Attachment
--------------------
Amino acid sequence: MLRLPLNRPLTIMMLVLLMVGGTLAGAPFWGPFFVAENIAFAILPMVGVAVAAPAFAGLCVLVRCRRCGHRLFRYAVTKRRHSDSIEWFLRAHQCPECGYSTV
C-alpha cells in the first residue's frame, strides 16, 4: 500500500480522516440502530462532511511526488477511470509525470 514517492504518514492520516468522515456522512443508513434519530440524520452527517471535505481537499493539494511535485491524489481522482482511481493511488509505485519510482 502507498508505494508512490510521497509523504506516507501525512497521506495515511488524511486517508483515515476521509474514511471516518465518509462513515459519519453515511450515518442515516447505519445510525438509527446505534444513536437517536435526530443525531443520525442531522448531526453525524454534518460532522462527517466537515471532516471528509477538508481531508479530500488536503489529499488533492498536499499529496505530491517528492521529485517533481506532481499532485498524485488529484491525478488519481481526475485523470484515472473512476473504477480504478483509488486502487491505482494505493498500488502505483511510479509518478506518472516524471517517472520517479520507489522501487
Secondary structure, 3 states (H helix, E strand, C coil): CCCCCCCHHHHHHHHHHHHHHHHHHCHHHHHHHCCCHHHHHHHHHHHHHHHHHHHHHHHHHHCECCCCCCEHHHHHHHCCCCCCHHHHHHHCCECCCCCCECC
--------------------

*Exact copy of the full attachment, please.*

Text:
Amino acid sequence: MLRLPLNRPLTIMMLVLLMVGGTLAGAPFWGPFFVAENIAFAILPMVGVAVAAPAFAGLCVLVRCRRCGHRLFRYAVTKRRHSDSIEWFLRAHQCPECGYSTV
C-alpha cells in the first residue's frame, strides 16, 4: 500500500480522516440502530462532511511526488477511470509525470 514517492504518514492520516468522515456522512443508513434519530440524520452527517471535505481537499493539494511535485491524489481522482482511481493511488509505485519510482 502507498508505494508512490510521497509523504506516507501525512497521506495515511488524511486517508483515515476521509474514511471516518465518509462513515459519519453515511450515518442515516447505519445510525438509527446505534444513536437517536435526530443525531443520525442531522448531526453525524454534518460532522462527517466537515471532516471528509477538508481531508479530500488536503489529499488533492498536499499529496505530491517528492521529485517533481506532481499532485498524485488529484491525478488519481481526475485523470484515472473512476473504477480504478483509488486502487491505482494505493498500488502505483511510479509518478506518472516524471517517472520517479520507489522501487
Secondary structure, 3 states (H helix, E strand, C coil): CCCCCCCHHHHHHHHHHHHHHHHHHCHHHHHHHCCCHHHHHHHHHHHHHHHHHHHHHHHHHHCECCCCCCEHHHHHHHCCCCCCHHHHHHHCCECCCCCCECC